The Saint Louis Zoo has joined more than 118 Association of Zoos and Aquariums (AZA) institutions that are part of the 96 Elephants Campaign. This campaign has three goals – to secure a U. S. moratorium on illegal ivory; reinforce the protection of African elephants; and inform the public about the link between ivory consumption and the elephant poaching crisis.

In response to the 96 Elephants Campaign, the Obama Administration has pledged to strengthen regulatory controls on U.S imports, exports and domestic commercial trade in elephant ivory. While the international commercial trade in ivory has been banned since 1990, individual countries, including the United States, have maintained varying levels of legal domestic trade. Traffickers have exploited regulatory loopholes to continue sending illegal ivory into the U.S.

We Need Your Help

Working with the 96 Elephants Campaign, the Saint Louis Zoo is asking the public to help African elephants in the wild by telling members of Congress who represent the Metropolitan St. Louis Region to ban the sale of ivory and ivory products in the United States.

The public can join the Zoo in its fight to save elephants by adding their names to an online petition at www.96elephants.org. Signatures will be sent to the region's elected officials in Washington, D. C.

Stronger federal regulation can't stop ivory sales that stay within state borders. That's why zoos across the nation are asking children to send drawings and letters to their state governors to encourage a state ban on the sale of ivory. The Saint Louis Zoo delivered more than 1,700 elephant drawings and letters from children to Missouri Governor Nixon's office in August, 2014.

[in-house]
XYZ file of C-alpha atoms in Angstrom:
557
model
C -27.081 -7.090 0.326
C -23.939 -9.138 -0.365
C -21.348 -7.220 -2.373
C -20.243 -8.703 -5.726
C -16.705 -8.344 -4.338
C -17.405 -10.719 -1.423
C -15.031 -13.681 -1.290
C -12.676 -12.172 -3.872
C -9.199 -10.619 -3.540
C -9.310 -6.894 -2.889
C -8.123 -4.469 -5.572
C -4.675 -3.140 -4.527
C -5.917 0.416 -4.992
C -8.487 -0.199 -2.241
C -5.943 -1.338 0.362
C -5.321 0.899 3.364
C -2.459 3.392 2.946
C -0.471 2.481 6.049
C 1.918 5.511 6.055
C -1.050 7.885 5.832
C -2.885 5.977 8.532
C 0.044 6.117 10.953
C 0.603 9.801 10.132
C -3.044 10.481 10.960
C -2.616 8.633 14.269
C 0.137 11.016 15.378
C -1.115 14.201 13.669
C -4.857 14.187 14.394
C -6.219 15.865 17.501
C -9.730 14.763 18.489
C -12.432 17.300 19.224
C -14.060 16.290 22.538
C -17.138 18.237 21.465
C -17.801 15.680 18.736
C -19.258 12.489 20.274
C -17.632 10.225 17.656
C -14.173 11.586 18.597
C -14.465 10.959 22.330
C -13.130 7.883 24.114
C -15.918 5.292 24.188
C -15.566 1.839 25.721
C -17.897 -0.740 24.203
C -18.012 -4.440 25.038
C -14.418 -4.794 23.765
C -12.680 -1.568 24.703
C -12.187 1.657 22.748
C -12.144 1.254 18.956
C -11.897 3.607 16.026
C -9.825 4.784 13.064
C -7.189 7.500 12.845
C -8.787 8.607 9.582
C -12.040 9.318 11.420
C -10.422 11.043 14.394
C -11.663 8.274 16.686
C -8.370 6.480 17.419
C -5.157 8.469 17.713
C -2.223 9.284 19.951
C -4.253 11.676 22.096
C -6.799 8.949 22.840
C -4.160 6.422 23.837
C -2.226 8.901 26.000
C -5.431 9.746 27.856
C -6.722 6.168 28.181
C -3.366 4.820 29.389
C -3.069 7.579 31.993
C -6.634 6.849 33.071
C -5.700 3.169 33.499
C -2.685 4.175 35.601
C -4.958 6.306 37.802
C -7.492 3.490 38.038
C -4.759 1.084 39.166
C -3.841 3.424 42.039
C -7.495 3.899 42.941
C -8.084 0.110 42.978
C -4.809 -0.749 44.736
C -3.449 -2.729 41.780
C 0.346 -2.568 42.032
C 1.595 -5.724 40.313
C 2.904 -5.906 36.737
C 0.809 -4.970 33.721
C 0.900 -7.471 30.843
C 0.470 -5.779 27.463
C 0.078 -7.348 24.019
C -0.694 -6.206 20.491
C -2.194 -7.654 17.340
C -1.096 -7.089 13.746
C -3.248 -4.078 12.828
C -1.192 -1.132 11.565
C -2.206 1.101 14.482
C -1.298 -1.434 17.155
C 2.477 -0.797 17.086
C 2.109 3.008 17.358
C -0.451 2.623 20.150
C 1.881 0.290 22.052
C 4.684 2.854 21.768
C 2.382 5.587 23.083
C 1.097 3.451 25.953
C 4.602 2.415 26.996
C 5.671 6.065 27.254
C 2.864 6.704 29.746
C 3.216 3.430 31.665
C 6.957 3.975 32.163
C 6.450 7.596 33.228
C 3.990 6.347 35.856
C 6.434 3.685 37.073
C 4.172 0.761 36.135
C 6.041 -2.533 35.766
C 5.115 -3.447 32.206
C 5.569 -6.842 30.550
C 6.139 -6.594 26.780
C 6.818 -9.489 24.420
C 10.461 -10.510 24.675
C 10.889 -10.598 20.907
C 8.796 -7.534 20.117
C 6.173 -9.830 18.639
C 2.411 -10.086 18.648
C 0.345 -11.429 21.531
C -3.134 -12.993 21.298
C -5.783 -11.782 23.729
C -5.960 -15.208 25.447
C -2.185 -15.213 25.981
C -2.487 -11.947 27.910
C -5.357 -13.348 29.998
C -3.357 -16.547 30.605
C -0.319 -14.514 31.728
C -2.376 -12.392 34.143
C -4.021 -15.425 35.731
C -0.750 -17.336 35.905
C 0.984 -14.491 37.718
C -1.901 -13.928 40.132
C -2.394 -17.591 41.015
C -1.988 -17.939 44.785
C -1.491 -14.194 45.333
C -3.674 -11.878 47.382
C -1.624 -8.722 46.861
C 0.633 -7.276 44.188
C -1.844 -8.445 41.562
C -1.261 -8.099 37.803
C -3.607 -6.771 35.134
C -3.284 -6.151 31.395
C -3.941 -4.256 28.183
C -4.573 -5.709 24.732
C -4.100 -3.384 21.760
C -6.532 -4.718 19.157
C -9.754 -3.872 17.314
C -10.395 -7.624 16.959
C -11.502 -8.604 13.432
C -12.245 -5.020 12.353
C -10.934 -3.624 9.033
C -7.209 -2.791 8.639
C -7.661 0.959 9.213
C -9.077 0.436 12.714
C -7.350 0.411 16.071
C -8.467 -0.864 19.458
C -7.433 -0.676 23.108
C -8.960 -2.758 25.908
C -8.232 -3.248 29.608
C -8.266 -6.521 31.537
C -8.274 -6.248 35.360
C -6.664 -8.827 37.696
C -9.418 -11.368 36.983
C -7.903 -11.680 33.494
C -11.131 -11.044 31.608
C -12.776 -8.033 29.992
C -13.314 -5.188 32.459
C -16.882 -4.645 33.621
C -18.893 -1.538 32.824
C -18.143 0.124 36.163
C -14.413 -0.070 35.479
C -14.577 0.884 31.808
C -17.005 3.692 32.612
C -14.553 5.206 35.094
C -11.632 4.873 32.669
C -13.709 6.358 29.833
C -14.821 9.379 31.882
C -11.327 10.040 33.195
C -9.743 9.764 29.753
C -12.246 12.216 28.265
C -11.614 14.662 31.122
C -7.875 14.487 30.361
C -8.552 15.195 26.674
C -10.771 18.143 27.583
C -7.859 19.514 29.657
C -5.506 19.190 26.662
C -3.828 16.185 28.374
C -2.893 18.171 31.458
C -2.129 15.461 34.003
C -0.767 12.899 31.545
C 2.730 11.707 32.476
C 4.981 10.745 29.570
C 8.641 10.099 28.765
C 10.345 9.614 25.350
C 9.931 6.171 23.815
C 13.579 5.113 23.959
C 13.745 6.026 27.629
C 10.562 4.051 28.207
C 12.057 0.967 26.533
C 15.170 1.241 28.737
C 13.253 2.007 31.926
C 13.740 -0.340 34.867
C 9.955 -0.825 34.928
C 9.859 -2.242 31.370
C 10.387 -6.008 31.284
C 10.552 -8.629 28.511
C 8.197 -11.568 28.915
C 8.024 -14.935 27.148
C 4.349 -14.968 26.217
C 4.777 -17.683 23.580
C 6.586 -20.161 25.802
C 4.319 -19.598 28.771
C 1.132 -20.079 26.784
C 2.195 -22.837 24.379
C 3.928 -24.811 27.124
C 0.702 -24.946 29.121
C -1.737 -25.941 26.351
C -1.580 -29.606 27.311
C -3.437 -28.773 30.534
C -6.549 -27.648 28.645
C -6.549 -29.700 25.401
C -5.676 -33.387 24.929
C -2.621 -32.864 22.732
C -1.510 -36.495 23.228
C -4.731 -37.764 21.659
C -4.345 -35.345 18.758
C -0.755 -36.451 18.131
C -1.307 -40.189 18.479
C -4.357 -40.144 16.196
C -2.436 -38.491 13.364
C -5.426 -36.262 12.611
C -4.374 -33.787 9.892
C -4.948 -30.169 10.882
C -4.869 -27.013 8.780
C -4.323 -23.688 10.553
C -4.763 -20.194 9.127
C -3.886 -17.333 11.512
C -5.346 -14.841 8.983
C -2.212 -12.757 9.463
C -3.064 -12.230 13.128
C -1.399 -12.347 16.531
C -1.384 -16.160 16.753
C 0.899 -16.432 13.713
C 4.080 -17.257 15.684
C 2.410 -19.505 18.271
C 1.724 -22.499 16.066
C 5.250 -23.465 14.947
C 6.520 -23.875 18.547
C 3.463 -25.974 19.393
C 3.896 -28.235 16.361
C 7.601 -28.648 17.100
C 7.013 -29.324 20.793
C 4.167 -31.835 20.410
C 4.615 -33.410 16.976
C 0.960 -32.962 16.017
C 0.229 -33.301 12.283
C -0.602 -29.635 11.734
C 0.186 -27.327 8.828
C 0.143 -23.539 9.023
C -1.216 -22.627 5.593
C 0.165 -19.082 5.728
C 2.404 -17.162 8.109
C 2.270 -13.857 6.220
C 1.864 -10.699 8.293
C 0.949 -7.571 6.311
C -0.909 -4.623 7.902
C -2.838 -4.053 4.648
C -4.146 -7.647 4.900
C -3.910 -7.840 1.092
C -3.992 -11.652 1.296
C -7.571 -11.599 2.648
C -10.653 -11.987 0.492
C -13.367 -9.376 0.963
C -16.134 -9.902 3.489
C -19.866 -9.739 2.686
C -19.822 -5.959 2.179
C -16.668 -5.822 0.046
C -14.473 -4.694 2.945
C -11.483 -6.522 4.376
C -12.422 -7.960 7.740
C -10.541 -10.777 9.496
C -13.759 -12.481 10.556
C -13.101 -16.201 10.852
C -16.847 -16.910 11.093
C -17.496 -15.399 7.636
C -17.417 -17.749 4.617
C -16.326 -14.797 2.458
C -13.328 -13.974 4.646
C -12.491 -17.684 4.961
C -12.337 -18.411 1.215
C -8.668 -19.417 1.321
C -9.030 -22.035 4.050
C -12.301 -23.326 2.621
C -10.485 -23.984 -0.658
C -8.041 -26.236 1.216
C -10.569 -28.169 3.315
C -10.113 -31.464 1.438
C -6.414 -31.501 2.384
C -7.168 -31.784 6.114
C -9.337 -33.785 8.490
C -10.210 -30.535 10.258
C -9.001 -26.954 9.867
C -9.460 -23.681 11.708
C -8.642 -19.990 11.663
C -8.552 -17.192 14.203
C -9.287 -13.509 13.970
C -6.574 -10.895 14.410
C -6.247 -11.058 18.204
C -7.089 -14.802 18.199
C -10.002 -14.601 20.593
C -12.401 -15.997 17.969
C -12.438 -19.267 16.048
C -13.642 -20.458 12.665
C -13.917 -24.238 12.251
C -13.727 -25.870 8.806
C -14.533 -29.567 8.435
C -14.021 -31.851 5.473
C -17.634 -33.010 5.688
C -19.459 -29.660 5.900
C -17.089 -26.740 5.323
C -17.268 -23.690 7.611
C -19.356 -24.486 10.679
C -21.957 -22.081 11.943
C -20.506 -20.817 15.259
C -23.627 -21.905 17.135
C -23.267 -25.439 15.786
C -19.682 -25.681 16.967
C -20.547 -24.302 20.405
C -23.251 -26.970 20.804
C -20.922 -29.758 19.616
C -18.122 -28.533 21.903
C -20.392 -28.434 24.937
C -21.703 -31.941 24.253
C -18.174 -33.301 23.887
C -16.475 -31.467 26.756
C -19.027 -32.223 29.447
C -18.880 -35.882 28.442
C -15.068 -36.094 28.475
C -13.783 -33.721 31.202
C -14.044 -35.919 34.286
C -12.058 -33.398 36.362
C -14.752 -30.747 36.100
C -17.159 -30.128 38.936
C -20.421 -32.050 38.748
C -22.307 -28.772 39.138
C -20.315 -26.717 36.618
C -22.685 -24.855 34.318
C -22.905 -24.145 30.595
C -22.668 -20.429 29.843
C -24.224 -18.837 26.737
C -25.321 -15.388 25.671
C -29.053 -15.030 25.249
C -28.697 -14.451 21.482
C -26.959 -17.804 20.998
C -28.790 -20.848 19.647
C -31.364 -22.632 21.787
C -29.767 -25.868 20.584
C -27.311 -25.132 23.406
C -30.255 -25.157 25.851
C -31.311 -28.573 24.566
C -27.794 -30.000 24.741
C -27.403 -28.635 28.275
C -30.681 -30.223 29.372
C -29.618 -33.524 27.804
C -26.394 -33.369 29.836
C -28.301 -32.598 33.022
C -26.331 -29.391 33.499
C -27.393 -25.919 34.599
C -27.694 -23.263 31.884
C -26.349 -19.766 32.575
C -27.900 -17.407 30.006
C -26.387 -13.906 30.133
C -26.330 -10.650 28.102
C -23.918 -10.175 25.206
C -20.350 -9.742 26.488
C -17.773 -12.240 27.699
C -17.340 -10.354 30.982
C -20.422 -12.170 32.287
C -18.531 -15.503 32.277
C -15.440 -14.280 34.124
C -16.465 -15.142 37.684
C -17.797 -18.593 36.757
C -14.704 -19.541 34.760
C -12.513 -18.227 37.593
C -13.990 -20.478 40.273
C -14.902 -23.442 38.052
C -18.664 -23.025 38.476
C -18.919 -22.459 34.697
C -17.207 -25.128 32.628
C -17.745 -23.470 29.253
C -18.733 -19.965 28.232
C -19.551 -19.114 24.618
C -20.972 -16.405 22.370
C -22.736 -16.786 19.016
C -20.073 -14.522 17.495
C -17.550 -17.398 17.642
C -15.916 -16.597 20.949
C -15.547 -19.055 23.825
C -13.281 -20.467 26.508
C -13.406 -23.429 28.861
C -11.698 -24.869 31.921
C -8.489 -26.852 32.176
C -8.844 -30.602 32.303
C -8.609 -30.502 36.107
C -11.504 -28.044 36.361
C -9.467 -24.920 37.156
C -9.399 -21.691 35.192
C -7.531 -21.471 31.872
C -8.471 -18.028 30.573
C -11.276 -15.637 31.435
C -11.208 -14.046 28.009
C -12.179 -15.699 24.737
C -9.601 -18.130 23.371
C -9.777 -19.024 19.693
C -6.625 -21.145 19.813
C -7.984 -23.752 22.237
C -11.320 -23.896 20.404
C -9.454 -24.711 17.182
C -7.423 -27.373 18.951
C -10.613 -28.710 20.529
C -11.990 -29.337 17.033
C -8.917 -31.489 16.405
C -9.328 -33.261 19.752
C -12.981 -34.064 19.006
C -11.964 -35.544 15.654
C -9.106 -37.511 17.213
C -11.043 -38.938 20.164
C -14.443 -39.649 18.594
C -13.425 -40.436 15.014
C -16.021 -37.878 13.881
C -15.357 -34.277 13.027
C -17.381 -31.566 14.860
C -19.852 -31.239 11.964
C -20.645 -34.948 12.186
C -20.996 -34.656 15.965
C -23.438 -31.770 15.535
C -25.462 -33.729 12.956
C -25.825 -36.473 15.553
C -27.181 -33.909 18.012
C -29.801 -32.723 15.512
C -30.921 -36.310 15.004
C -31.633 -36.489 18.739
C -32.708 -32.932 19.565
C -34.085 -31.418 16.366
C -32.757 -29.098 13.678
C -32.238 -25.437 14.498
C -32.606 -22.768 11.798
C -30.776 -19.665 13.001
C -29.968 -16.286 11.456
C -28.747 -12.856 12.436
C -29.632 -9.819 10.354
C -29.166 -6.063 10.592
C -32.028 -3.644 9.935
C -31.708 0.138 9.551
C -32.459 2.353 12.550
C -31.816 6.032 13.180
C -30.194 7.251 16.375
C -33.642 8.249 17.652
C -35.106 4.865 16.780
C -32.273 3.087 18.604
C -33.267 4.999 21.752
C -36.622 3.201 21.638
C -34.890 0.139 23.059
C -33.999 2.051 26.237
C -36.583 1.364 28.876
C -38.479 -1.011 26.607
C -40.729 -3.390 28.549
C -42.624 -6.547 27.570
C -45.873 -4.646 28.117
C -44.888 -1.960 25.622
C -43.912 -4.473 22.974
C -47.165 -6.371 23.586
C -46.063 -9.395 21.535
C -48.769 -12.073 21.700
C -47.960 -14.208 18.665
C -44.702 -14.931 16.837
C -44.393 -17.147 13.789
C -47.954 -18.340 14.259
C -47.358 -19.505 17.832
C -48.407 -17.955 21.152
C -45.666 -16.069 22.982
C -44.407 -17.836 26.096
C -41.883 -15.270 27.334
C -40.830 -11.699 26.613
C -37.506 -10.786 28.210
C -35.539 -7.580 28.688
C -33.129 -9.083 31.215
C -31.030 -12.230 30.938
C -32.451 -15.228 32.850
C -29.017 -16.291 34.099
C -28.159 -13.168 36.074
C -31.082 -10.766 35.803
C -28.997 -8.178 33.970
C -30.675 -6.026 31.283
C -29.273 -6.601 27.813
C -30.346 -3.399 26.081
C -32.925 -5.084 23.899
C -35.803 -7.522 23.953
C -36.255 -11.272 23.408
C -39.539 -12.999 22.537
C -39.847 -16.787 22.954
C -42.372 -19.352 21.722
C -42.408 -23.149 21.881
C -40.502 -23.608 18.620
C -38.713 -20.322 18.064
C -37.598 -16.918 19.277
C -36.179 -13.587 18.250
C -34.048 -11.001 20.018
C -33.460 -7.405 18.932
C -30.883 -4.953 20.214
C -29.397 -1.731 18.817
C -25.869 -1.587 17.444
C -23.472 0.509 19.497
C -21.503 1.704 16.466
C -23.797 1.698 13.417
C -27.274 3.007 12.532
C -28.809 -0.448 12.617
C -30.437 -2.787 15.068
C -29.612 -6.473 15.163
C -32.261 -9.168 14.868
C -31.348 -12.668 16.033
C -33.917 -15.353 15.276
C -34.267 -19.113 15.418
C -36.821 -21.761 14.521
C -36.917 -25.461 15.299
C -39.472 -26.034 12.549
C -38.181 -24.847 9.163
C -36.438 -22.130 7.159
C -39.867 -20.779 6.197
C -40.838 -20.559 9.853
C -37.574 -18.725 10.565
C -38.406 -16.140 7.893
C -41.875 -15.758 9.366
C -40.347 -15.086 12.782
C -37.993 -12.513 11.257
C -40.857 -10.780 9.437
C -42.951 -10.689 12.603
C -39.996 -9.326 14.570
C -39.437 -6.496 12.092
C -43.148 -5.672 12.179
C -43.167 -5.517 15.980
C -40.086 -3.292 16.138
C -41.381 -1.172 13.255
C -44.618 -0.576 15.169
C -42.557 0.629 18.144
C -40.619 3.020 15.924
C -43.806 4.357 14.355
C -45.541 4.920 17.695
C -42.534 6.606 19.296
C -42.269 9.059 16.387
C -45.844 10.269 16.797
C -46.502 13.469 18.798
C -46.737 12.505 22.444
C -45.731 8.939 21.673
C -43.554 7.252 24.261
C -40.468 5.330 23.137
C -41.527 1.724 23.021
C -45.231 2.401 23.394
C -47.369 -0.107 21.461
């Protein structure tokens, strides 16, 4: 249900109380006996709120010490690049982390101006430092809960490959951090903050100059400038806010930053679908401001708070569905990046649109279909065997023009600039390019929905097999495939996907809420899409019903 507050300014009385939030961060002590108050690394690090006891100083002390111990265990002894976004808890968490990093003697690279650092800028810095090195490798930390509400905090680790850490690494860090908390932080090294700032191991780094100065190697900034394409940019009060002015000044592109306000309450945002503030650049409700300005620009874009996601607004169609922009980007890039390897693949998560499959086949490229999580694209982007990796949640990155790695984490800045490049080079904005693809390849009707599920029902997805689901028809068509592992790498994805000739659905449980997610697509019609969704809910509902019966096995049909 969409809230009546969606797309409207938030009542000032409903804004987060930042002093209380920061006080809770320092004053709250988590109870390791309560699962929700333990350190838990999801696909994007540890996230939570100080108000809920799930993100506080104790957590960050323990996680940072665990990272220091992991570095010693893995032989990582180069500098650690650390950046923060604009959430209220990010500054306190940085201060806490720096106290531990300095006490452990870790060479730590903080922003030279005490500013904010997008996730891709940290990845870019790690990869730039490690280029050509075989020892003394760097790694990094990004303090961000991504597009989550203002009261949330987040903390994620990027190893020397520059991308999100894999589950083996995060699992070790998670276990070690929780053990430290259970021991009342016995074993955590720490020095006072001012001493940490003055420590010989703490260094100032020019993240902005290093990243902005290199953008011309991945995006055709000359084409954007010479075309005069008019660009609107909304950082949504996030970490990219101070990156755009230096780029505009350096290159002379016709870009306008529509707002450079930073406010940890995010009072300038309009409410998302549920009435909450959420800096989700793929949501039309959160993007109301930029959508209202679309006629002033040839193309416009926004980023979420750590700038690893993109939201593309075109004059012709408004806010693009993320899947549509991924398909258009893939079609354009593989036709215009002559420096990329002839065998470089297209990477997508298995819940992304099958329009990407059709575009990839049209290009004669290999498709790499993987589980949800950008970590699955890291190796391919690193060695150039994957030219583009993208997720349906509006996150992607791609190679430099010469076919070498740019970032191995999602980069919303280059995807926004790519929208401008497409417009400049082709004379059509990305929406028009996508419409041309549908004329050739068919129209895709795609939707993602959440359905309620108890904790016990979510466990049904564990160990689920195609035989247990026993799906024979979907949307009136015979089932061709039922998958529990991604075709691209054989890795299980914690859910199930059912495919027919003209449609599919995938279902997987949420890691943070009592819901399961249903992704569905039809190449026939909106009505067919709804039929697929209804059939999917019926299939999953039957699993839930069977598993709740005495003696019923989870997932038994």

Ivory Trade Kills Elephants

The illegal ivory trade is pushing elephants to the brink of extinction. In 2013 alone, 35,000 African elephants were killed for their ivory. No species can withstand this kind of loss and survive. We care for Asian elephants at our Zoo. In the wild, Asian elephants are also under siege. There are fewer than 50,000 left.

Every year the Zoo supports the welfare and conservation of Asian elephants in Sumatra and other countries in Asia and the conservation of African elephants in Kenya. Since 2004, the Zoo’s WildCare Institute has provided nearly $250,000 to Asian elephant conservation and $720,000 to African elephants for a total of nearly $970,000 in contributions.

Behind the Name: 96 Elephants

96 Elephants is named for the number of elephants illegally killed each day for their ivory. According to the AZA, there are currently 162 African elephants and 144 Asian elephants in the AZA Elephant Species Survival Plan (SSP). That means that there are more elephants killed in four days than are living in all of the AZA-accredited zoos combined. The Saint Louis Zoo’s partnership with this Wildlife Conservation Society initiative expands the reach of the 96 Elephants Campaign to Missouri. The campaign brings together multiple organizations to help raise awareness and drive action to save elephants. The 96 Elephants Campaign is designed to educate and engage the public through a series of activities, including online petitions and letter writing campaigns.

What the 96 Elephants Campaign is Doing for Elephants:

  • Bolsters elephant protection in the wild by increasing support for park guards, intelligence networks, and government operations in the last great protected areas for elephants throughout the Congo Basin and East Africa.
  • Directly engages the elephant poaching crisis with high-tech tools ranging from drones and remote cameras to specially trained sniffer dogs to find smuggled ivory in ports and trading centers.